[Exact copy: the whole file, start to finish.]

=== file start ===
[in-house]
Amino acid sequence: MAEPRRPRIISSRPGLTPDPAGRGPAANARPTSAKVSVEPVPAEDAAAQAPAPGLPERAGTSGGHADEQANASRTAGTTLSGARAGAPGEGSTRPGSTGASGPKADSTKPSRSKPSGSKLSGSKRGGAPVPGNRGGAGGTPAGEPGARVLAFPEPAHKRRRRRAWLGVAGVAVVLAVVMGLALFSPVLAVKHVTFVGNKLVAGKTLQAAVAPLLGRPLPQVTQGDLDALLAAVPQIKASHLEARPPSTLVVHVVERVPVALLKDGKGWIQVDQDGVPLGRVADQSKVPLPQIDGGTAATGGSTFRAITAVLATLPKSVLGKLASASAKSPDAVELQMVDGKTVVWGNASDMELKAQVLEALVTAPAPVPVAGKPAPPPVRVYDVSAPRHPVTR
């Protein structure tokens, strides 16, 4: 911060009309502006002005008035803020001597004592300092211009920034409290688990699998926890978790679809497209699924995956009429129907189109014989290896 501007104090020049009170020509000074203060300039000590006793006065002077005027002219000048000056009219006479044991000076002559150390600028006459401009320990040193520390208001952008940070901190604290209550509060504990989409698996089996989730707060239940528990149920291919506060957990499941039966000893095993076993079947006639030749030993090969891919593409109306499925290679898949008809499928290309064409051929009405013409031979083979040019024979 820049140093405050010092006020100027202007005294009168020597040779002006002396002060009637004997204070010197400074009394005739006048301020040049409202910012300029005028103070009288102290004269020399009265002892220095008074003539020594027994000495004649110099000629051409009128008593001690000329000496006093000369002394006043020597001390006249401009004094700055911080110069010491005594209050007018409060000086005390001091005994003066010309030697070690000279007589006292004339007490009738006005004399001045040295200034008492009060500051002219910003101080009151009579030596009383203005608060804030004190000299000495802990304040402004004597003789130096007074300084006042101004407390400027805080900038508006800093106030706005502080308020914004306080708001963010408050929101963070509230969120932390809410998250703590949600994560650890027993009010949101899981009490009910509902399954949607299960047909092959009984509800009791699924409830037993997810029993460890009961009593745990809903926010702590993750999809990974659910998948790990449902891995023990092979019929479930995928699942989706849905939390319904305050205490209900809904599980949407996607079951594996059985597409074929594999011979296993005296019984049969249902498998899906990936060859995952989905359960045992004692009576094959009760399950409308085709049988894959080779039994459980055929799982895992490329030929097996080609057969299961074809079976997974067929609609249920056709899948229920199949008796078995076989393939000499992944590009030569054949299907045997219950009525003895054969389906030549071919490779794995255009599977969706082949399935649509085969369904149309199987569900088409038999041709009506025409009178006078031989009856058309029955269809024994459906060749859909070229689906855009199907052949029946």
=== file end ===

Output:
[in-house]
Amino acid sequence: MAEPRRPRIISSRPGLTPDPAGRGPAANARPTSAKVSVEPVPAEDAAAQAPAPGLPERAGTSGGHADEQANASRTAGTTLSGARAGAPGEGSTRPGSTGASGPKADSTKPSRSKPSGSKLSGSKRGGAPVPGNRGGAGGTPAGEPGARVLAFPEPAHKRRRRRAWLGVAGVAVVLAVVMGLALFSPVLAVKHVTFVGNKLVAGKTLQAAVAPLLGRPLPQVTQGDLDALLAAVPQIKASHLEARPPSTLVVHVVERVPVALLKDGKGWIQVDQDGVPLGRVADQSKVPLPQIDGGTAATGGSTFRAITAVLATLPKSVLGKLASASAKSPDAVELQMVDGKTVVWGNASDMELKAQVLEALVTAPAPVPVAGKPAPPPVRVYDVSAPRHPVTR
């Protein structure tokens, strides 16, 4: 911060009309502006002005008035803020001597004592300092211009920034409290688990699998926890978790679809497209699924995956009429129907189109014989290896 501007104090020049009170020509000074203060300039000590006793006065002077005027002219000048000056009219006479044991000076002559150390600028006459401009320990040193520390208001952008940070901190604290209550509060504990989409698996089996989730707060239940528990149920291919506060957990499941039966000893095993076993079947006639030749030993090969891919593409109306499925290679898949008809499928290309064409051929009405013409031979083979040019024979 820049140093405050010092006020100027202007005294009168020597040779002006002396002060009637004997204070010197400074009394005739006048301020040049409202910012300029005028103070009288102290004269020399009265002892220095008074003539020594027994000495004649110099000629051409009128008593001690000329000496006093000369002394006043020597001390006249401009004094700055911080110069010491005594209050007018409060000086005390001091005994003066010309030697070690000279007589006292004339007490009738006005004399001045040295200034008492009060500051002219910003101080009151009579030596009383203005608060804030004190000299000495802990304040402004004597003789130096007074300084006042101004407390400027805080900038508006800093106030706005502080308020914004306080708001963010408050929101963070509230969120932390809410998250703590949600994560650890027993009010949101899981009490009910509902399954949607299960047909092959009984509800009791699924409830037993997810029993460890009961009593745990809903926010702590993750999809990974659910998948790990449902891995023990092979019929479930995928699942989706849905939390319904305050205490209900809904599980949407996607079951594996059985597409074929594999011979296993005296019984049969249902498998899906990936060859995952989905359960045992004692009576094959009760399950409308085709049988894959080779039994459980055929799982895992490329030929097996080609057969299961074809079976997974067929609609249920056709899948229920199949008796078995076989393939000499992944590009030569054949299907045997219950009525003895054969389906030549071919490779794995255009599977969706082949399935649509085969369904149309199987569900088409038999041709009506025409009178006078031989009856058309029955269809024994459906060749859909070229689906855009199907052949029946």